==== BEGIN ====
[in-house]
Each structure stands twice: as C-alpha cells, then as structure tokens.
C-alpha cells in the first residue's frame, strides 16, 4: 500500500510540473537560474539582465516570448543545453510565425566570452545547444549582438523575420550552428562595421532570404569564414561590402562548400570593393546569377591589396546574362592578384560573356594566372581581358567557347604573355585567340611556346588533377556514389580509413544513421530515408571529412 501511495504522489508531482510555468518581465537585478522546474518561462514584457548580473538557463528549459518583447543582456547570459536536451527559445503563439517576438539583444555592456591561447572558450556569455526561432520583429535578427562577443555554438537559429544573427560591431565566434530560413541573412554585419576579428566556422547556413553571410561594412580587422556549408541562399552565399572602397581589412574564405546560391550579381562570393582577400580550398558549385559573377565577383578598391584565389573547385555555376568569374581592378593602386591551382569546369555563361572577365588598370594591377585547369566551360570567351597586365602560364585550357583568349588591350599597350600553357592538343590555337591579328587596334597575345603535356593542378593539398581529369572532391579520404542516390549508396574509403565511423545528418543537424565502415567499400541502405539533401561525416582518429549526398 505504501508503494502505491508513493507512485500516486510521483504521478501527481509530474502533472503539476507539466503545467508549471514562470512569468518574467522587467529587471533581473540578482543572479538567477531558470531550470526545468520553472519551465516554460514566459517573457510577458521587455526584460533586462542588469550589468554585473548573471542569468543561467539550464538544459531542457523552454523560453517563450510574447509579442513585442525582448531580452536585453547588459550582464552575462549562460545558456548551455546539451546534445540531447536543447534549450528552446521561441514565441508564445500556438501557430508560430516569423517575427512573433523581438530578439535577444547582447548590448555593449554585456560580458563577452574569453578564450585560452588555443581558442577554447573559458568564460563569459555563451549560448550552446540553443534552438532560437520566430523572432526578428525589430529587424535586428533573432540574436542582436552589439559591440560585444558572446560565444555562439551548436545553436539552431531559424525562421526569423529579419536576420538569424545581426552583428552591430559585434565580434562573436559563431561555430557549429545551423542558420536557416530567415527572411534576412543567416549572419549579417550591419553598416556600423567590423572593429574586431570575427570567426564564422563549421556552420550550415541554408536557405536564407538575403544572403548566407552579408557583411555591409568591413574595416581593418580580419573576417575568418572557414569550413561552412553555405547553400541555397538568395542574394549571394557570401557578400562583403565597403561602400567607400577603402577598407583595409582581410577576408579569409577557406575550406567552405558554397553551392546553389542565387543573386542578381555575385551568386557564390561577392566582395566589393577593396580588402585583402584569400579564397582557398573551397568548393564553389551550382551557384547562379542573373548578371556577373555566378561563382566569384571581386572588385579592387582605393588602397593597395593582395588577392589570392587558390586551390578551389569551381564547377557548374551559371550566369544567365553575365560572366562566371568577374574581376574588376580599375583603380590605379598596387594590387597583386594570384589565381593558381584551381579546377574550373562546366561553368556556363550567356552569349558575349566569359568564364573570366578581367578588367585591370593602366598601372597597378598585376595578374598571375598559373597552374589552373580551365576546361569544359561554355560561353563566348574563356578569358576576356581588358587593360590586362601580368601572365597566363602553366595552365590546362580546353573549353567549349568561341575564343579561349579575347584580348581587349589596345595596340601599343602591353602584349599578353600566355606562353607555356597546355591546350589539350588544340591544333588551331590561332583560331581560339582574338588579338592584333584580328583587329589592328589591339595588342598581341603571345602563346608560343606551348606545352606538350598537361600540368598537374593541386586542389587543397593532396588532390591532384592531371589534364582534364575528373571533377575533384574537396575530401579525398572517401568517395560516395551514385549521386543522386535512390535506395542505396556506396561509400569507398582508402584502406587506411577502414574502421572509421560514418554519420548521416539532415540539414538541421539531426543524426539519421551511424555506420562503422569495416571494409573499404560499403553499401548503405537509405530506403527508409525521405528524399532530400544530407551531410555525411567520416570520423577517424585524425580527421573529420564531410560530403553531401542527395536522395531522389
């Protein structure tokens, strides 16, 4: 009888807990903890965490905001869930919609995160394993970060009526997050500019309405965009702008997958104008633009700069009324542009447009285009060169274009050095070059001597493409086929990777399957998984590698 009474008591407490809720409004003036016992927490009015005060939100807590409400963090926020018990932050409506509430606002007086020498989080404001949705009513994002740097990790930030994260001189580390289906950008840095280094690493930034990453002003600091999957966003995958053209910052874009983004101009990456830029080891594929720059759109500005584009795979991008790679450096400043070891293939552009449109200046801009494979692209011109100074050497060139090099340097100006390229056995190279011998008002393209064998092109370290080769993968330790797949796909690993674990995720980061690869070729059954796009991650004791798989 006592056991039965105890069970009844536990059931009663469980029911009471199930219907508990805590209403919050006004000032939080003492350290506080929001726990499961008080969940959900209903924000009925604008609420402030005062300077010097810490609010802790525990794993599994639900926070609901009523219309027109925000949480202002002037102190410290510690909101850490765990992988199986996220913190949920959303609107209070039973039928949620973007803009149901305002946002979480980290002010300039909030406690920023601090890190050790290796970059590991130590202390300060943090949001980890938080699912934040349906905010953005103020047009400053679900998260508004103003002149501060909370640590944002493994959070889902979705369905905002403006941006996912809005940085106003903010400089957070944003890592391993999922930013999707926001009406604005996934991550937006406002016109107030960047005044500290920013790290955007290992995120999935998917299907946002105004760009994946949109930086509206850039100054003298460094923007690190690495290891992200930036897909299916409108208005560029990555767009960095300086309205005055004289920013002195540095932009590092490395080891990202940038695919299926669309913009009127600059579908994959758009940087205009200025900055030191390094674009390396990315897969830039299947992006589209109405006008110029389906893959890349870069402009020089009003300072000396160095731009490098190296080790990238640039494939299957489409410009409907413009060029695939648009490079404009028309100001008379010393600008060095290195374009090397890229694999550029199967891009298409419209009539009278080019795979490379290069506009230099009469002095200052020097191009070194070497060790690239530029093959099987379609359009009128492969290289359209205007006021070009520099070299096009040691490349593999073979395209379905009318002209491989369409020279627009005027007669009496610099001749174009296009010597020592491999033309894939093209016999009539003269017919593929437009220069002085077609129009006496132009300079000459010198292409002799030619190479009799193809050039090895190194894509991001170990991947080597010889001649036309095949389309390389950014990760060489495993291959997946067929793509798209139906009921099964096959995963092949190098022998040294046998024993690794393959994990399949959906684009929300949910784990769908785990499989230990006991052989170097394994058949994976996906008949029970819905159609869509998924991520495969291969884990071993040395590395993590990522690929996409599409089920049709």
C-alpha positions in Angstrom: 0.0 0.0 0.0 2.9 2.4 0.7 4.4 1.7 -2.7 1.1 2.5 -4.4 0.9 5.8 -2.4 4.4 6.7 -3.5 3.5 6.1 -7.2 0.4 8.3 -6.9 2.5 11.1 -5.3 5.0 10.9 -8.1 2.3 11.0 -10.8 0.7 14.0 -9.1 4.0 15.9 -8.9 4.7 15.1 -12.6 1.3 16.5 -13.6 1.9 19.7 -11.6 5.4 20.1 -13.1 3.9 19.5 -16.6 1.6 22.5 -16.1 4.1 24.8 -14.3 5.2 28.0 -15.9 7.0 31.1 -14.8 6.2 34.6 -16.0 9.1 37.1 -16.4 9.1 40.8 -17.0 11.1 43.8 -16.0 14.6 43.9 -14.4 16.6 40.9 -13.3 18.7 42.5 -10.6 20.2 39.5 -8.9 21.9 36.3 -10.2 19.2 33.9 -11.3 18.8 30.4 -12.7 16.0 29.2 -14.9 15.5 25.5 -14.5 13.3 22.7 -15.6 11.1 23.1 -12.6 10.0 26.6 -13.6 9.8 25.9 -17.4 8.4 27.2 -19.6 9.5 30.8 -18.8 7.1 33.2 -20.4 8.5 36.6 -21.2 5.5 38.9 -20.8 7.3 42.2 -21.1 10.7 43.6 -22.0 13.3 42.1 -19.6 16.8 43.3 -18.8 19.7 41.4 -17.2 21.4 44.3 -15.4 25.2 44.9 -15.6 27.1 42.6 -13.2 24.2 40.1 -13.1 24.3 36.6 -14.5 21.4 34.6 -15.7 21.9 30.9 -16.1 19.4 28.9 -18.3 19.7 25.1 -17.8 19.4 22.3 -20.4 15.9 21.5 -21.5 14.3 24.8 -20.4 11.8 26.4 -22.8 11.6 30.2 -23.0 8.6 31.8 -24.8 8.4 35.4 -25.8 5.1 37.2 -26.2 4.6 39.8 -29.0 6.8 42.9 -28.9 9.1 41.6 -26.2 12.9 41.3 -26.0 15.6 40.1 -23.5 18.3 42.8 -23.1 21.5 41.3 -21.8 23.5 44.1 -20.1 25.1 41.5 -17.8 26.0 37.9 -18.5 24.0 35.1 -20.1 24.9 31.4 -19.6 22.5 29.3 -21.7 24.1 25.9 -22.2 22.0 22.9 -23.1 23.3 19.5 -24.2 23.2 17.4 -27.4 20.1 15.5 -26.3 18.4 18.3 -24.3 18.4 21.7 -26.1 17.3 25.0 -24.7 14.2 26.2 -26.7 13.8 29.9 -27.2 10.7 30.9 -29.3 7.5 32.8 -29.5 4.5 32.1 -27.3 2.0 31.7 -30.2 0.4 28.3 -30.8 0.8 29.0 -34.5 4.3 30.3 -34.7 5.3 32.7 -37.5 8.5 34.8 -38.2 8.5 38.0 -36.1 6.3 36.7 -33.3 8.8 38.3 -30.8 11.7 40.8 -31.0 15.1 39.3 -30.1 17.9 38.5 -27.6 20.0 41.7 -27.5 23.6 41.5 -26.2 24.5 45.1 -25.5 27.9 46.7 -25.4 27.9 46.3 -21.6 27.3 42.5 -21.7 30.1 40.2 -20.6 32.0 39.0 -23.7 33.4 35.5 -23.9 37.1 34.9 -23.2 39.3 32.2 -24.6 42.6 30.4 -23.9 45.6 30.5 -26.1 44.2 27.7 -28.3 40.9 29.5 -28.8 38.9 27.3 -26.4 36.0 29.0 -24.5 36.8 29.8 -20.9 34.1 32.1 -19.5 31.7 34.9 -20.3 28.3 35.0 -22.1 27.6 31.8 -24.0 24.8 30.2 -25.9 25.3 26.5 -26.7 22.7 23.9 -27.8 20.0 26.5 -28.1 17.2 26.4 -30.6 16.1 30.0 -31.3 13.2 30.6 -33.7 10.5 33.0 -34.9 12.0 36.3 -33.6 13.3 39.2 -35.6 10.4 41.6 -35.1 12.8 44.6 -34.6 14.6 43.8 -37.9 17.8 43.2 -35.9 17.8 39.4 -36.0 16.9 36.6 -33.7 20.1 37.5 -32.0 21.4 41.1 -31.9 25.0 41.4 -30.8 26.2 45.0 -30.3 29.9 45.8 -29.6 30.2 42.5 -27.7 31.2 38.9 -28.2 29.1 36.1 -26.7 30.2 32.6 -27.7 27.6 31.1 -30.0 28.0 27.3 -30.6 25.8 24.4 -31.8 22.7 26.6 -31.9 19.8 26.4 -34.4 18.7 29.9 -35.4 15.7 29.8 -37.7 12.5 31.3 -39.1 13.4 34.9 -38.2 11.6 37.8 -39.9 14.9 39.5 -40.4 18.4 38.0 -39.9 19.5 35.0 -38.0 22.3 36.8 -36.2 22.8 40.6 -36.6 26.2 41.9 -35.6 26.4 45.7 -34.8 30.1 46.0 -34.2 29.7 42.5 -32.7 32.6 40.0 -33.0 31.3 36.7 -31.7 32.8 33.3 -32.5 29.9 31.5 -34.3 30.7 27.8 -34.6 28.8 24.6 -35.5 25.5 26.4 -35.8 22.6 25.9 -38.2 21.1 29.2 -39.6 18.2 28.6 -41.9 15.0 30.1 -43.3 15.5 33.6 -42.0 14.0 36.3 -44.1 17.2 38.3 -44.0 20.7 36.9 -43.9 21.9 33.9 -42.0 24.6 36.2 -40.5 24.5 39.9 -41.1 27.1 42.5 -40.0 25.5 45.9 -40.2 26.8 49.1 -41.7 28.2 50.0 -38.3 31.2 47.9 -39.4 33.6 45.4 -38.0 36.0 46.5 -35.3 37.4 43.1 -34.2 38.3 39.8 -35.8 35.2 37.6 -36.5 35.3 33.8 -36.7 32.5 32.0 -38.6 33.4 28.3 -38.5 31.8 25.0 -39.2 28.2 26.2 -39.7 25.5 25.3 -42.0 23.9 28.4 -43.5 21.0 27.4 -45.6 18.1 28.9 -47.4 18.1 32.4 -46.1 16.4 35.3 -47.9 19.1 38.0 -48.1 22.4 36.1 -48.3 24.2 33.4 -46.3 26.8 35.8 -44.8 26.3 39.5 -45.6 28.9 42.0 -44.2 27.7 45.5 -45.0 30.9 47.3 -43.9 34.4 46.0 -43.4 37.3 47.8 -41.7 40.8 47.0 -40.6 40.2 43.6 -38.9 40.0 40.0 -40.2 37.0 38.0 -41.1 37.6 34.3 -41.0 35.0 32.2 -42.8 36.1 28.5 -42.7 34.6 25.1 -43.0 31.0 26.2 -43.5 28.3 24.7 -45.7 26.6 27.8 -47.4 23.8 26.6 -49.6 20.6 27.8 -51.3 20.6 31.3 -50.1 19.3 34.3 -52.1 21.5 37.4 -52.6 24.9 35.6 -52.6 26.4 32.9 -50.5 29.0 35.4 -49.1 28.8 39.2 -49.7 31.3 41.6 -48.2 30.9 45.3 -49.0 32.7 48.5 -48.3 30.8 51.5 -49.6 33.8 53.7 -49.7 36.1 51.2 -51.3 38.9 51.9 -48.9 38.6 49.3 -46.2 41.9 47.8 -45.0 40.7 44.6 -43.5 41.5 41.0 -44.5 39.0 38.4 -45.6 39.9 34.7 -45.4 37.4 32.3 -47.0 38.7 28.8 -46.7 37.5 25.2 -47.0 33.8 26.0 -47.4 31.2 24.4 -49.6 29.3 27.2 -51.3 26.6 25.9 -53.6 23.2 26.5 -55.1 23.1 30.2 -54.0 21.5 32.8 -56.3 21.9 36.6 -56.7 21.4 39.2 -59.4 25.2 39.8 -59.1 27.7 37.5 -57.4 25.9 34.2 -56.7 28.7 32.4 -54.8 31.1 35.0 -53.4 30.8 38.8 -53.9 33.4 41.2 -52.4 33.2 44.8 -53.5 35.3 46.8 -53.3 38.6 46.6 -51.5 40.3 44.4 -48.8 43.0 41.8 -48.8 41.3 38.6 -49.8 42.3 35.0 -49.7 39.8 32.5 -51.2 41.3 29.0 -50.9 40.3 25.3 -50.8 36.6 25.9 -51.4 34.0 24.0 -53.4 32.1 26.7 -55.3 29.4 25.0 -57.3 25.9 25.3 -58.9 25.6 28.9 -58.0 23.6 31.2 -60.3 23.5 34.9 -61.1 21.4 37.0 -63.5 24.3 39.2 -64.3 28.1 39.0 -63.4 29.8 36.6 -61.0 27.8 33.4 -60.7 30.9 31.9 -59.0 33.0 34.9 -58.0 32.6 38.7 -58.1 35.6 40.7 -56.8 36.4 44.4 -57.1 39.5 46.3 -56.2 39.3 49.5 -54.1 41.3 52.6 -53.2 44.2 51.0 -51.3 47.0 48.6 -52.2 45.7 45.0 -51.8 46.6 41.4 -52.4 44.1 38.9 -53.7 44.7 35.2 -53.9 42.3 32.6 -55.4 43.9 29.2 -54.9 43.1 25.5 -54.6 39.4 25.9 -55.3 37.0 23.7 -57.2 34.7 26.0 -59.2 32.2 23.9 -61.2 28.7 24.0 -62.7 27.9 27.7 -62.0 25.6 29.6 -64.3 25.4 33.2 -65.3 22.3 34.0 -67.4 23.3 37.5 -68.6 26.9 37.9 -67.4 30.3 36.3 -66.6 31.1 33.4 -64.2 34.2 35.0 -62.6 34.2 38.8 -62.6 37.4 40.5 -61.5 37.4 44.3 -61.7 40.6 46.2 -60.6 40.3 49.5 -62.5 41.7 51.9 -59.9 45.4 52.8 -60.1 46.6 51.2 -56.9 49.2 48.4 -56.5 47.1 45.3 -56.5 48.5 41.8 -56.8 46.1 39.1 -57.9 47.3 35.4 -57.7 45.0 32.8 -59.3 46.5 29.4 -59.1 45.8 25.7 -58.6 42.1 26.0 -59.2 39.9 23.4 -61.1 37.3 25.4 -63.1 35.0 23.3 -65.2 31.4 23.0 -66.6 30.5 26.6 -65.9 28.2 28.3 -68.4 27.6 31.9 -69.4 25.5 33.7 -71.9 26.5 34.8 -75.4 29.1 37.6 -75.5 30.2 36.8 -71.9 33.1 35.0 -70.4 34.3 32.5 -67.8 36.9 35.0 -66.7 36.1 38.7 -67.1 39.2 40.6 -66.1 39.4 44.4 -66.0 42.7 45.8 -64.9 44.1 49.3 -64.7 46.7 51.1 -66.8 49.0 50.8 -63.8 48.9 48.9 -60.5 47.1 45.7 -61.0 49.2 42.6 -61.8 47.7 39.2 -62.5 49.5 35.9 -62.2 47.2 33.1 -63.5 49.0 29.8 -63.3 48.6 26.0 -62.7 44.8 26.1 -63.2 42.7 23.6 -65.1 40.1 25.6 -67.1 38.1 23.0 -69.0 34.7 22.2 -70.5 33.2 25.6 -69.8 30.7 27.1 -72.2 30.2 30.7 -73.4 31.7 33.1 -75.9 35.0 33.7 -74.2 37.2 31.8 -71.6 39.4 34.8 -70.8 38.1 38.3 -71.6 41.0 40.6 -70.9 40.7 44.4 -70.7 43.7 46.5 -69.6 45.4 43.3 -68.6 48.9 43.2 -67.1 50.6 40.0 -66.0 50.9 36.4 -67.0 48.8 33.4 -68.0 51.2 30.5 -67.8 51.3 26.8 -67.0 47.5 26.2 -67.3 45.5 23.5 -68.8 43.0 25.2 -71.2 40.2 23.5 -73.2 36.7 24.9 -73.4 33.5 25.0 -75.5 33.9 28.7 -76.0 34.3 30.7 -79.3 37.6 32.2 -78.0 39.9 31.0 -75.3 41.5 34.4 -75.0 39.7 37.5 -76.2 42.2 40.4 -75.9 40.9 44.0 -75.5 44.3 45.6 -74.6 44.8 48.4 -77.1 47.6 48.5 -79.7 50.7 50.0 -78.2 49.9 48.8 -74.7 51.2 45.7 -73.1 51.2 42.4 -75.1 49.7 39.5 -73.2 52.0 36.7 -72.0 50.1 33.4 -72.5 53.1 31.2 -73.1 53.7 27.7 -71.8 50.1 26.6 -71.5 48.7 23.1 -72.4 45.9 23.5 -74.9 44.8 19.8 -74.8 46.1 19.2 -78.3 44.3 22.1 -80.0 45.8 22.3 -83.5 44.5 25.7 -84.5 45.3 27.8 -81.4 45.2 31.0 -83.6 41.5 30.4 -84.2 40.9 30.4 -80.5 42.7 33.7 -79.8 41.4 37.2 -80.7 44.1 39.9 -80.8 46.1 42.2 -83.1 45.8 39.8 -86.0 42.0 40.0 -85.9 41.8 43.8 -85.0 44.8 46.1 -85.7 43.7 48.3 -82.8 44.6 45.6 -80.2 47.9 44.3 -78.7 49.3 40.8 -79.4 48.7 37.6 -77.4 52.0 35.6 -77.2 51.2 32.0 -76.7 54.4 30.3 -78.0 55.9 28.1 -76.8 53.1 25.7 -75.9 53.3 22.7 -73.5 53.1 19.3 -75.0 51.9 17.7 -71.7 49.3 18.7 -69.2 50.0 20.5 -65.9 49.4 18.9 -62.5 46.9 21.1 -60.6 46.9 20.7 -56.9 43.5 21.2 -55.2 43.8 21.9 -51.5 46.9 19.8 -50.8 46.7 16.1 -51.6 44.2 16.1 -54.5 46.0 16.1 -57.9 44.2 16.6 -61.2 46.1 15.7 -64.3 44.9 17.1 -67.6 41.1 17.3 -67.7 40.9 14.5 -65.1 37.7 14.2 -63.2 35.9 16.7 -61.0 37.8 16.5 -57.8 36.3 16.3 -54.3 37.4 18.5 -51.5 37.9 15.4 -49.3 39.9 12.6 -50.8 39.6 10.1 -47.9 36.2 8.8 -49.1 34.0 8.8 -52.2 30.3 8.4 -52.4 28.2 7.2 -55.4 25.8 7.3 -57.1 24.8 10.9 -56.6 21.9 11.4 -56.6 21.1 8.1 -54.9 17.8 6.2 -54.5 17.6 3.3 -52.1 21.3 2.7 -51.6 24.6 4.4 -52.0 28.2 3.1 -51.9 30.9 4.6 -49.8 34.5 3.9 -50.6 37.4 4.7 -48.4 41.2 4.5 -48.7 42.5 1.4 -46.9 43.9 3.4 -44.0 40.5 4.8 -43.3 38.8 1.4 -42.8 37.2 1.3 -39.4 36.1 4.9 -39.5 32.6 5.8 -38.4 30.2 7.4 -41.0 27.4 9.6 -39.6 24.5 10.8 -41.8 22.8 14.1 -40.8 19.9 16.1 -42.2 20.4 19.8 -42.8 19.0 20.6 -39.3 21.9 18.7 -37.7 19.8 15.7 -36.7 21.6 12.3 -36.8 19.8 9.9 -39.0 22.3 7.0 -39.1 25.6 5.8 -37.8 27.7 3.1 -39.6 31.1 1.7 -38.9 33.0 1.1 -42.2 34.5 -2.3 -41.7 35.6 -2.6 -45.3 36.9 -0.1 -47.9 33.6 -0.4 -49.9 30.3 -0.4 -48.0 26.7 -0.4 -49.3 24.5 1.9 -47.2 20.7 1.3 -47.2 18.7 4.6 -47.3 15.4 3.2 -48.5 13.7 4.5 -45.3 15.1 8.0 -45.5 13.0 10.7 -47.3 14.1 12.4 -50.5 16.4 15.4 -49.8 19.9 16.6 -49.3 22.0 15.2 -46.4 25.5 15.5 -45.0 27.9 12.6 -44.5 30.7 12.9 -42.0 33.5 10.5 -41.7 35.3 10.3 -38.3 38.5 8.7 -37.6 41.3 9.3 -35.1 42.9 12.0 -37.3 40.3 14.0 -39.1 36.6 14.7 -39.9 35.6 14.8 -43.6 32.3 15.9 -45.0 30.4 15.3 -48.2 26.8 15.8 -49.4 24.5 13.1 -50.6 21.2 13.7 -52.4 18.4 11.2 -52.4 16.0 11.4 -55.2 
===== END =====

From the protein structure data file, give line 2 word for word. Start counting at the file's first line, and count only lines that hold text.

Each structure stands twice: as C-alpha cells, then as structure tokens.